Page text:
Has this all been a waste of time and money? Not at all, says Dr. Jim. This is the first time the clinic has seen Buffy and all the test results can now be logged providing a baseline of data for future reference purposes.

11:50 In comes Chloe.

Chloe has been vomiting up her food and, consequently, has stopped eating. Jim is concerned that Chloe is overweight and that in the very hot weather of recent days (high 90s F./mid 30s C.) he has been seeing a number of dogs with excessive heat problems.

One thing that could be done to Chloe was to clip her excessively long toe nails.

Jim does that.

12:15 All done.

To be continued:

(Please note: These observations are mine alone and because of the busy environment it must be assumed that my interpretation of what was taking place might not be totally accurate. Nothing in this blog post should be used by a reader to make any medical judgment about an animal. If you have any concern about an animal do make an appointment to see a properly qualified veterinarian doctor.)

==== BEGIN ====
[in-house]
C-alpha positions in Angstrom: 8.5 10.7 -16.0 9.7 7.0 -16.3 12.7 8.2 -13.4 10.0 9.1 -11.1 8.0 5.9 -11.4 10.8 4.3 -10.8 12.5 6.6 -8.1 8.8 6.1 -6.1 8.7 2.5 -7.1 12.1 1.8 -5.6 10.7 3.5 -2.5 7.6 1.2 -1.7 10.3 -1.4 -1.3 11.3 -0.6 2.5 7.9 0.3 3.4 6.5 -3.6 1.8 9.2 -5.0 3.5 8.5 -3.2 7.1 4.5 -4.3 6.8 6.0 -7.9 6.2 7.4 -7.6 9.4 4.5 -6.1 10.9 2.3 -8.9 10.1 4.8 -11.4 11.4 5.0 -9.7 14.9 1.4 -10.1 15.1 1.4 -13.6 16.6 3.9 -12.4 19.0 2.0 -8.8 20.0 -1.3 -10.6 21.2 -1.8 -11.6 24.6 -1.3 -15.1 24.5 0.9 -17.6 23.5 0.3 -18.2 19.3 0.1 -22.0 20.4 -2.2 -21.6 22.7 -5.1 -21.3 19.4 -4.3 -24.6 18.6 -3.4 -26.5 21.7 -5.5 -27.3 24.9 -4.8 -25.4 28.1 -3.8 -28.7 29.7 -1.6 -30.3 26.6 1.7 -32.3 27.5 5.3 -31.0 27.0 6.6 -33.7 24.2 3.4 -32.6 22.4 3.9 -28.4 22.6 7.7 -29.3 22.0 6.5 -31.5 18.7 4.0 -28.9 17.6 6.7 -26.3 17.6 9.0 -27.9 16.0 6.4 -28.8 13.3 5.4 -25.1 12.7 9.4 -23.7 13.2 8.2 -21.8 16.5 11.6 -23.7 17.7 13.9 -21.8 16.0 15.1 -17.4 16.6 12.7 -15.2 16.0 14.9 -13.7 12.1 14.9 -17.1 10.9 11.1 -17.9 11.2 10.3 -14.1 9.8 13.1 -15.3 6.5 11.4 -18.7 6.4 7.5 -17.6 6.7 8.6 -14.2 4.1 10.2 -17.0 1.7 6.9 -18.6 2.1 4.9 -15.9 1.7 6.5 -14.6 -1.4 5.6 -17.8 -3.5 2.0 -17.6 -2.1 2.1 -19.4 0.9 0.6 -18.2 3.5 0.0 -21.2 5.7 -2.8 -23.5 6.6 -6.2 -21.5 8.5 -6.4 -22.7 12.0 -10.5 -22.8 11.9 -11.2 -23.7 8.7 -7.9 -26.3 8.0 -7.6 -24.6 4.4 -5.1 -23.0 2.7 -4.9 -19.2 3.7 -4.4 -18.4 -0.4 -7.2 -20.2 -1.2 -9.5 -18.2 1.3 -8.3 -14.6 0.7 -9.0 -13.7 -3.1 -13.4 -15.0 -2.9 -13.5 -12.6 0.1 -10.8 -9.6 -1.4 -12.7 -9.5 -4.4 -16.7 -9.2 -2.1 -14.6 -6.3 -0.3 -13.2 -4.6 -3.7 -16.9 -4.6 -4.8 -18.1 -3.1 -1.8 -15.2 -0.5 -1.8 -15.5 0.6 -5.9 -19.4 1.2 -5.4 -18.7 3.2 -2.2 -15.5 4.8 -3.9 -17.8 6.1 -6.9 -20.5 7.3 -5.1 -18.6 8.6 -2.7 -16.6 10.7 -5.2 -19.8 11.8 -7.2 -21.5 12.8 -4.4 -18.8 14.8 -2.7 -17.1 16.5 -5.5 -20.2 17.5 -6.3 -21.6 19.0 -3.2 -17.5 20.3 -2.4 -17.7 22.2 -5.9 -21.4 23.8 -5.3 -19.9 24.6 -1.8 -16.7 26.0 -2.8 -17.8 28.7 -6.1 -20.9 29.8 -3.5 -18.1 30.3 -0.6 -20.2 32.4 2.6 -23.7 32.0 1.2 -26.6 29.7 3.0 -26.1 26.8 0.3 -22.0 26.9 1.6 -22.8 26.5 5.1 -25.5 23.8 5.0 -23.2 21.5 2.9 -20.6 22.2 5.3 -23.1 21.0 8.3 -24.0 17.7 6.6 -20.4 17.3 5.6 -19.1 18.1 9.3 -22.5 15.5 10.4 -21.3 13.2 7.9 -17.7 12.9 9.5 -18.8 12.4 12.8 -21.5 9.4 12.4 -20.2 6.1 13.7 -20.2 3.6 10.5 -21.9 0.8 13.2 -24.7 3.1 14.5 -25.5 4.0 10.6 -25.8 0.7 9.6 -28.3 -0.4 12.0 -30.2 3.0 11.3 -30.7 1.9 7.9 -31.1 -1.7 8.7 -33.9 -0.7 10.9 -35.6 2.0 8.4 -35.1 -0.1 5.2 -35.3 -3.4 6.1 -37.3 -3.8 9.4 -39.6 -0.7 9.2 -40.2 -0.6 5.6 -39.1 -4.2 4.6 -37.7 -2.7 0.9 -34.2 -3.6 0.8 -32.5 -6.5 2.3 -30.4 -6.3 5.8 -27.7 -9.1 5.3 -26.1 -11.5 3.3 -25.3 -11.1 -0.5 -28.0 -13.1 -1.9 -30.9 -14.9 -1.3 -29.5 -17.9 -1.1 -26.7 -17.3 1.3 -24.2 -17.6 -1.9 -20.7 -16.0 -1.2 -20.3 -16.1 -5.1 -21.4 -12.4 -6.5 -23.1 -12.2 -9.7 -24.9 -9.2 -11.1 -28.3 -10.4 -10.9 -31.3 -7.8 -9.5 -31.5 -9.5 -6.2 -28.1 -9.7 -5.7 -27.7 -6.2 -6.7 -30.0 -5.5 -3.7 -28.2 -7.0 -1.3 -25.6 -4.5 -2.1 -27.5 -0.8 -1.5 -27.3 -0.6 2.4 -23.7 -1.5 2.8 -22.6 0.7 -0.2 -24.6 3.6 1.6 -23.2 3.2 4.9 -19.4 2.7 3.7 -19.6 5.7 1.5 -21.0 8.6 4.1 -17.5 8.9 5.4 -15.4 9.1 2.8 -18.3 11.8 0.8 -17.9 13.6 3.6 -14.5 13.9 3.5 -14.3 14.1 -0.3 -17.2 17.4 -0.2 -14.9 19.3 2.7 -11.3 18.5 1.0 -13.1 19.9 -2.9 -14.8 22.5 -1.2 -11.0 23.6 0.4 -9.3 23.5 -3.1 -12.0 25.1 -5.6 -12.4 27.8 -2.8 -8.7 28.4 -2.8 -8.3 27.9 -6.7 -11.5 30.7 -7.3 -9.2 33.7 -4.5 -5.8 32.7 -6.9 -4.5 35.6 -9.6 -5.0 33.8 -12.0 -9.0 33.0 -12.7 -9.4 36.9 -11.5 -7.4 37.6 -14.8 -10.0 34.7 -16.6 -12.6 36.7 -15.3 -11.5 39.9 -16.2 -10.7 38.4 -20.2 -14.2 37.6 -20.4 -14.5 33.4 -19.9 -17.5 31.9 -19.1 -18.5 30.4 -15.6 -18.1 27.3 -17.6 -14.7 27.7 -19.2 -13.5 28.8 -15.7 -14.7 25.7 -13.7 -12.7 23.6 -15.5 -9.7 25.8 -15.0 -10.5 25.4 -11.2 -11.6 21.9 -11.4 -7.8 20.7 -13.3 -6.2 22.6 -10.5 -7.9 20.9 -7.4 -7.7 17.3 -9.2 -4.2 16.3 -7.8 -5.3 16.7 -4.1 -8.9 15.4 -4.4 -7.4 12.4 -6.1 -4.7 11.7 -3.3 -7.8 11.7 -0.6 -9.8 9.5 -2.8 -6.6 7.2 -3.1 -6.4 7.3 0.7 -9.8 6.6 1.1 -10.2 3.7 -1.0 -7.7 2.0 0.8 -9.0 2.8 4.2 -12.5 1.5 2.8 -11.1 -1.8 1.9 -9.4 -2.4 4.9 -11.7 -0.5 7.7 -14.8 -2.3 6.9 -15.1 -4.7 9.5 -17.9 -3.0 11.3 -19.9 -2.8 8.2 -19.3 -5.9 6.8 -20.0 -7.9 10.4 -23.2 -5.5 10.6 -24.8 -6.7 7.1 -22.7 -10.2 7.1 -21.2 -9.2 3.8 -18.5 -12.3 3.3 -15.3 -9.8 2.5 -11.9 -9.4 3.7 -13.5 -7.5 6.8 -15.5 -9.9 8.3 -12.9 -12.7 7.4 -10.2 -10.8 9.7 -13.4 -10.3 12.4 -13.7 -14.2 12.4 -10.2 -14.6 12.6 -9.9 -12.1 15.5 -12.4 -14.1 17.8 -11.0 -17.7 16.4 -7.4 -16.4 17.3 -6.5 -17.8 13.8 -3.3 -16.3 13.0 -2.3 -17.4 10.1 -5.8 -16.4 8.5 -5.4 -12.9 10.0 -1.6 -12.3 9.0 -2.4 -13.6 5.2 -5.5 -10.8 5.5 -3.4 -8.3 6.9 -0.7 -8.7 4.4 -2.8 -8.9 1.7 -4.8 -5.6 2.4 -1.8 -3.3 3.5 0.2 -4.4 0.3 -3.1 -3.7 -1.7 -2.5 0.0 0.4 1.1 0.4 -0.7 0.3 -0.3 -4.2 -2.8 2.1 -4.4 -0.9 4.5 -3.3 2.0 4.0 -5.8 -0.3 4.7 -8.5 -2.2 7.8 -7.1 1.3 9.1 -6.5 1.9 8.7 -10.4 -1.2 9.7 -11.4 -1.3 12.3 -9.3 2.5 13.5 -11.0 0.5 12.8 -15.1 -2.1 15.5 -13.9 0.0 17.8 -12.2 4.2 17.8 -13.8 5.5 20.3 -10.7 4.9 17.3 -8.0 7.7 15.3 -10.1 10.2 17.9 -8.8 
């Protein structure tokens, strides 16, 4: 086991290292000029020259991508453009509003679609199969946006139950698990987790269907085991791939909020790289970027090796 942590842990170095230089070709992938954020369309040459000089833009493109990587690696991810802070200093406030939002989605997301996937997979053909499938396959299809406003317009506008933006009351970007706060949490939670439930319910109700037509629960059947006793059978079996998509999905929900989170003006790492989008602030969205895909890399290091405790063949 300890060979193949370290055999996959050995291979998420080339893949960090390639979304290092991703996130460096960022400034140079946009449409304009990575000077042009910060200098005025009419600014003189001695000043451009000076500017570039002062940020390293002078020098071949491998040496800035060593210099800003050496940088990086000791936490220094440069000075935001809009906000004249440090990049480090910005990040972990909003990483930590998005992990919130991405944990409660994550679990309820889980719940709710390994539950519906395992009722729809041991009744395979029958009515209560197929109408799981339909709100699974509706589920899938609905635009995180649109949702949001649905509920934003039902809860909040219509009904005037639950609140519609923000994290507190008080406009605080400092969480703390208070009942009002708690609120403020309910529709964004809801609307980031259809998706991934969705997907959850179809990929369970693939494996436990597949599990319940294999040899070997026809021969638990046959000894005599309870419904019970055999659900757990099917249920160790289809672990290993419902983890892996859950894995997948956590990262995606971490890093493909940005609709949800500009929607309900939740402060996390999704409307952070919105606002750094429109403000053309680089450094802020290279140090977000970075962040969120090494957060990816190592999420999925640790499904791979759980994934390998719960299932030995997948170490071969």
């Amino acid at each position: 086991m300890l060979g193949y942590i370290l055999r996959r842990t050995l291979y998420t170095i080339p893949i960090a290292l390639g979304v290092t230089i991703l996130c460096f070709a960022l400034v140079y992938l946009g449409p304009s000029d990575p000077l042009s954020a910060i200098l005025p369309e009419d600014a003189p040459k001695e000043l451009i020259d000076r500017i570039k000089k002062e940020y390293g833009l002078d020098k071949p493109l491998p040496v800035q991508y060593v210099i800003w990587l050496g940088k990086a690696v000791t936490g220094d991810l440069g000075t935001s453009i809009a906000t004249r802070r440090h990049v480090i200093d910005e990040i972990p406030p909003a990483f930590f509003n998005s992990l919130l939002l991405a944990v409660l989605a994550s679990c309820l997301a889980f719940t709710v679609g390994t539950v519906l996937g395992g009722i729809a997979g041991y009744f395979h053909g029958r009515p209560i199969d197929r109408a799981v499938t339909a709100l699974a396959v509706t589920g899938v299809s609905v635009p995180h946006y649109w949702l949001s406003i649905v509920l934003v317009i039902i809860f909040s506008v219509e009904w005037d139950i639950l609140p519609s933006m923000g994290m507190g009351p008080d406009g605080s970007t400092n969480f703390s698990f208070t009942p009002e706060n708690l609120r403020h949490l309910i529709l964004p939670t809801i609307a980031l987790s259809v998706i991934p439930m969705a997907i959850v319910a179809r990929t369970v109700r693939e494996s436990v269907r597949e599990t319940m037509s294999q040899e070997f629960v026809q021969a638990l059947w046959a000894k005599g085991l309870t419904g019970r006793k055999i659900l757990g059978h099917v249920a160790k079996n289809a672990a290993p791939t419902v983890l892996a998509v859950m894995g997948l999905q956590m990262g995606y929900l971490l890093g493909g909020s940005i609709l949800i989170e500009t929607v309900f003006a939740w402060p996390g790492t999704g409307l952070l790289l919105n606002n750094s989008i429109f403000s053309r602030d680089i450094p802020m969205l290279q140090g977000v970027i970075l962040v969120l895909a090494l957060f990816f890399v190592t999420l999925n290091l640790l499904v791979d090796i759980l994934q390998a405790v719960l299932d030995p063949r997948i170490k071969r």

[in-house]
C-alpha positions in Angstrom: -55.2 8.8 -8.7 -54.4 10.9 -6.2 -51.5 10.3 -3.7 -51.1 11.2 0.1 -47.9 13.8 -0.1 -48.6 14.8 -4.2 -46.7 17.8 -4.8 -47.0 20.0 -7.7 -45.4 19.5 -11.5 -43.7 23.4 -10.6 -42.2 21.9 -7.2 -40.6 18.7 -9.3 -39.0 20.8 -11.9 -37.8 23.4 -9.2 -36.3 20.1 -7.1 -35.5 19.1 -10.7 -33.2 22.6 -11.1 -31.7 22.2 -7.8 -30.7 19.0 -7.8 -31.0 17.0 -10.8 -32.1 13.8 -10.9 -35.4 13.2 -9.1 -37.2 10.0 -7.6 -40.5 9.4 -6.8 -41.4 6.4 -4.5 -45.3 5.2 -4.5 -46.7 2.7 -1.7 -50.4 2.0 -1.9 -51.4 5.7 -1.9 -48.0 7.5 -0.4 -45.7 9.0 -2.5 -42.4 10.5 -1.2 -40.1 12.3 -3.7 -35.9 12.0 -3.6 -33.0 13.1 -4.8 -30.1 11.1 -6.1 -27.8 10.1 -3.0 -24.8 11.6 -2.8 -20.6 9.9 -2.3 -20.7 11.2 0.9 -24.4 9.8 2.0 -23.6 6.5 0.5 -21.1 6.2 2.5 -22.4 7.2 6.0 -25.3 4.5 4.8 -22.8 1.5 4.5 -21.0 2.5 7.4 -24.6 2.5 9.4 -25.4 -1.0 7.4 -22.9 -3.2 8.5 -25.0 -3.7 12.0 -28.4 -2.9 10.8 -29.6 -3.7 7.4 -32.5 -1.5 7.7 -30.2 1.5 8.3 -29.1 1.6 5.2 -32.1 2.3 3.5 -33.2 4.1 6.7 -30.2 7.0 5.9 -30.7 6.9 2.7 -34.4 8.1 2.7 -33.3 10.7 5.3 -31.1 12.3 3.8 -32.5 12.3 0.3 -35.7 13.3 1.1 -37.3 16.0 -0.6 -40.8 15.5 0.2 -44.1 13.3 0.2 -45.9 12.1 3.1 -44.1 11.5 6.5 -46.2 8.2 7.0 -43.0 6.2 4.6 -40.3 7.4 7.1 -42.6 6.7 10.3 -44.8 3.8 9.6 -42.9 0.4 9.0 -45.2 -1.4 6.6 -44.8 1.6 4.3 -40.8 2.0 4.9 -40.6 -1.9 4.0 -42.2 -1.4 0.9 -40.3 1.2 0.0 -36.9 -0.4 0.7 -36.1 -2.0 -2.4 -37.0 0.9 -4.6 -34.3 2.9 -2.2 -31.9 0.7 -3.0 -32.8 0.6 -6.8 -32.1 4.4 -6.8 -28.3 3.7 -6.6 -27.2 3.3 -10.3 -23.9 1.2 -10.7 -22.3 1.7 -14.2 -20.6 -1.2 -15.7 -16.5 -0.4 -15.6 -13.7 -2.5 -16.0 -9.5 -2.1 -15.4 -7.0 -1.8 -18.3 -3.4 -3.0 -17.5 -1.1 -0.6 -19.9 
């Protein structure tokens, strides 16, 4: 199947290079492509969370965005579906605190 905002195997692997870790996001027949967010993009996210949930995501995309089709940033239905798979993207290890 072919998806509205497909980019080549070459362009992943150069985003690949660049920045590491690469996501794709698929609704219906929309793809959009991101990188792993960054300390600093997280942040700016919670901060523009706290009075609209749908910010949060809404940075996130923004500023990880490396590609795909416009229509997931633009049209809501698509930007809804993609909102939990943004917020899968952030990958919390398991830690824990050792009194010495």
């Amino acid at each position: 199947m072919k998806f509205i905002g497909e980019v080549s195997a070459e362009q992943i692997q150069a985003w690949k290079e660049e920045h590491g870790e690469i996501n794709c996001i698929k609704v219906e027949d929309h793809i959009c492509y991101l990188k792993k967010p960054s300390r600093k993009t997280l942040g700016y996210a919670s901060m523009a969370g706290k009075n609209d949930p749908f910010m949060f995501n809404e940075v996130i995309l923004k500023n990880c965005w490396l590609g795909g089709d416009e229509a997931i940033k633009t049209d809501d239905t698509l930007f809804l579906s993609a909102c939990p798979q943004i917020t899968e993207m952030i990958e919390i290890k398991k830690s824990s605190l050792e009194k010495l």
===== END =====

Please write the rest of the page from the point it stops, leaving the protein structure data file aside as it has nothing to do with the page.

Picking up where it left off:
Visiting the Vet – Kenya’s itch.

Practical ways of treating Kenya’s itchy skin.

10:45 Next along was Kenya and his ‘Mum’.

The story was that after a raw patch had appeared on Kenya’s back it had then become very itchy for the brave dog.

Jim shaved the area clear of fur and cleaned the skin to aid a closer examination.

Jim then explained that the challenge in these sorts of cases is that it is very easy to throw a lot of money at the problem without any guarantee of success.  Not only were there cost considerations but also the question of whether to go down the route of injections or administer pills.

As an observer I was struck, but not surprised knowing Jim as a friend, to see how an open and honest assessment of the problem came way before any commercial implications.

Jim’s view was to leave it for the time being but he did recommend using a hypoallergenic shampoo. There were a number to choose from but Jim supported the shampoo manufactured by Bayer and sold under the brand name of Hylyt Shampoo.

There are a number of online sources for this shampoo. I chose, more or less at random, the one at Allvet Supply.

That website describes the shampoo, thus: